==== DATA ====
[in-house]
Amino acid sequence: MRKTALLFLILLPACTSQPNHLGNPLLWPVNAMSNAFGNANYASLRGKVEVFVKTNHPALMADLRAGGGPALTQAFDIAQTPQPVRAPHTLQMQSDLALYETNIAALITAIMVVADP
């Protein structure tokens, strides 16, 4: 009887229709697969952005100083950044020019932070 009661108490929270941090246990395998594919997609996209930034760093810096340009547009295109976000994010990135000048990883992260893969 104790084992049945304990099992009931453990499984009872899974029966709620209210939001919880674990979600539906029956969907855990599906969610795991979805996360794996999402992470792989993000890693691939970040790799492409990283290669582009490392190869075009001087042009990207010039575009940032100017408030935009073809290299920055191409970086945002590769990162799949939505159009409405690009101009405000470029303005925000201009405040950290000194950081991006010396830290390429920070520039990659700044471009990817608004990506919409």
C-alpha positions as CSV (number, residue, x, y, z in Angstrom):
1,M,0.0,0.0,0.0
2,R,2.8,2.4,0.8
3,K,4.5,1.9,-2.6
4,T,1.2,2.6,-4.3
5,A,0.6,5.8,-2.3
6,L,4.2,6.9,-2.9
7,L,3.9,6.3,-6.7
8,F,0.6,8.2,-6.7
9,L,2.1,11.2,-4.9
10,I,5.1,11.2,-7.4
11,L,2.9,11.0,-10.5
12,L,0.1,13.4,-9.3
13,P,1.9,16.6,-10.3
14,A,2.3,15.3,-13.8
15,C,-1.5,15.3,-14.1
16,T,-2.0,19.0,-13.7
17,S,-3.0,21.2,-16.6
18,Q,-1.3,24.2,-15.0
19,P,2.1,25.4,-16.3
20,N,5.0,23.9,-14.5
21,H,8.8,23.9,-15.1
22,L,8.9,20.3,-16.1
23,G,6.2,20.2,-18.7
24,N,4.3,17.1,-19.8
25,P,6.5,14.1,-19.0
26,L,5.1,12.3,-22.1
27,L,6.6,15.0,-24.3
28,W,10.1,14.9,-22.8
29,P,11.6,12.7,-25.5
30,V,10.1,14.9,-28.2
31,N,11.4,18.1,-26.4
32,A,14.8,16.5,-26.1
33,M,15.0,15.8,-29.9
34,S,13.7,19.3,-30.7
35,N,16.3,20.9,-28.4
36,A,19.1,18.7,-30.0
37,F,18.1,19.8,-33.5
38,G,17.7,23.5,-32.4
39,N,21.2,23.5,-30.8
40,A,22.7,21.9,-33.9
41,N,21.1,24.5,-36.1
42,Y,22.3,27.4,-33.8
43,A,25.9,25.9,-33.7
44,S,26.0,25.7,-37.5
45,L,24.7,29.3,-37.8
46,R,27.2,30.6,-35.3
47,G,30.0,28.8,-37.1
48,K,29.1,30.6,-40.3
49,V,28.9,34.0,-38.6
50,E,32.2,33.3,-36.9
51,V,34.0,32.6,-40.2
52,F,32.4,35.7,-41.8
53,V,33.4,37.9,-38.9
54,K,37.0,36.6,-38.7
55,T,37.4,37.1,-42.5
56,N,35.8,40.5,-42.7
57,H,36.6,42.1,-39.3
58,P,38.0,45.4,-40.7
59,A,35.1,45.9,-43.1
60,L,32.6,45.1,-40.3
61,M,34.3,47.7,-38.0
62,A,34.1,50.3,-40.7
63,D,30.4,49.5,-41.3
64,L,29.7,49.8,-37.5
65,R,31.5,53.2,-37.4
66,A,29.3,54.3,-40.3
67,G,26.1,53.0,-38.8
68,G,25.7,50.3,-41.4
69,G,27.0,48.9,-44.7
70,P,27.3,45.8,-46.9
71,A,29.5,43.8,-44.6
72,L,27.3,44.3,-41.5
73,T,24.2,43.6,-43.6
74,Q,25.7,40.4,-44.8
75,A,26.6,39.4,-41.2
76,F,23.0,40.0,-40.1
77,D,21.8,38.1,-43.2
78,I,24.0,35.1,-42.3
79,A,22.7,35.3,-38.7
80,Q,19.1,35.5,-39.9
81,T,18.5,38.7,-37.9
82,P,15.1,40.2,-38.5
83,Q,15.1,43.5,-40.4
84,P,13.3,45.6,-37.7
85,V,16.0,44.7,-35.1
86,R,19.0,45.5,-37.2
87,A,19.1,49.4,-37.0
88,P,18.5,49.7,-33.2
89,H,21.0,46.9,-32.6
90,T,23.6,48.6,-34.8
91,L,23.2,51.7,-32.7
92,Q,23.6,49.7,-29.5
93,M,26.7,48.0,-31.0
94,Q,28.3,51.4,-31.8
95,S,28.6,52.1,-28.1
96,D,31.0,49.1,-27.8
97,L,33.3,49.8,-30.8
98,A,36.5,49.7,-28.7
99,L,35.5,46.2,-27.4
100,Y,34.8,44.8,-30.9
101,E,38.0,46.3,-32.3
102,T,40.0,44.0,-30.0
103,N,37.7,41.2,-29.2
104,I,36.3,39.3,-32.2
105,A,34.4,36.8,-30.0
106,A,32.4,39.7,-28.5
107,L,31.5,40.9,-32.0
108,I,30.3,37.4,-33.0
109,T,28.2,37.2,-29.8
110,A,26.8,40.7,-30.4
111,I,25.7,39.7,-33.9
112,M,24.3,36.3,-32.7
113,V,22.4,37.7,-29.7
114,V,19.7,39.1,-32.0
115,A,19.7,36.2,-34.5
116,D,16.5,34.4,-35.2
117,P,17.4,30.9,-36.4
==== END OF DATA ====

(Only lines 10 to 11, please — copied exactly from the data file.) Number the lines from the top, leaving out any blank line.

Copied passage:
6,L,4.2,6.9,-2.9
7,L,3.9,6.3,-6.7